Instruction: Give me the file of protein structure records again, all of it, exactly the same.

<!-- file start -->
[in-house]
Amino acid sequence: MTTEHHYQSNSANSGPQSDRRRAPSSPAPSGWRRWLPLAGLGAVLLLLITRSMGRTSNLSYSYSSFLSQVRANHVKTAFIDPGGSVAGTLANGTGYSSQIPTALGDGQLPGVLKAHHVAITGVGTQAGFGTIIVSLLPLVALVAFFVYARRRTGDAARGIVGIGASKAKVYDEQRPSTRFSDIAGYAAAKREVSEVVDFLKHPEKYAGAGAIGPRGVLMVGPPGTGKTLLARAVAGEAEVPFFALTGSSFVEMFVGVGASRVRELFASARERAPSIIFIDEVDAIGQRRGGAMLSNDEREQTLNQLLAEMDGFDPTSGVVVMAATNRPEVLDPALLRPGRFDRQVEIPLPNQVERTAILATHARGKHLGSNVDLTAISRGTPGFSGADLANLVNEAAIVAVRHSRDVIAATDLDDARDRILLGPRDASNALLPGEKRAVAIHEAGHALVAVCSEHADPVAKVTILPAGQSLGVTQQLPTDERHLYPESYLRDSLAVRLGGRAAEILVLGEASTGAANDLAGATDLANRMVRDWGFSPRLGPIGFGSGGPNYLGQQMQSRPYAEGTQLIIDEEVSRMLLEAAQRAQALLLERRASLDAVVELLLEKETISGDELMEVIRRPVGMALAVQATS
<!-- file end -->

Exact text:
[in-house]
Amino acid sequence: MTTEHHYQSNSANSGPQSDRRRAPSSPAPSGWRRWLPLAGLGAVLLLLITRSMGRTSNLSYSYSSFLSQVRANHVKTAFIDPGGSVAGTLANGTGYSSQIPTALGDGQLPGVLKAHHVAITGVGTQAGFGTIIVSLLPLVALVAFFVYARRRTGDAARGIVGIGASKAKVYDEQRPSTRFSDIAGYAAAKREVSEVVDFLKHPEKYAGAGAIGPRGVLMVGPPGTGKTLLARAVAGEAEVPFFALTGSSFVEMFVGVGASRVRELFASARERAPSIIFIDEVDAIGQRRGGAMLSNDEREQTLNQLLAEMDGFDPTSGVVVMAATNRPEVLDPALLRPGRFDRQVEIPLPNQVERTAILATHARGKHLGSNVDLTAISRGTPGFSGADLANLVNEAAIVAVRHSRDVIAATDLDDARDRILLGPRDASNALLPGEKRAVAIHEAGHALVAVCSEHADPVAKVTILPAGQSLGVTQQLPTDERHLYPESYLRDSLAVRLGGRAAEILVLGEASTGAANDLAGATDLANRMVRDWGFSPRLGPIGFGSGGPNYLGQQMQSRPYAEGTQLIIDEEVSRMLLEAAQRAQALLLERRASLDAVVELLLEKETISGDELMEVIRRPVGMALAVQATS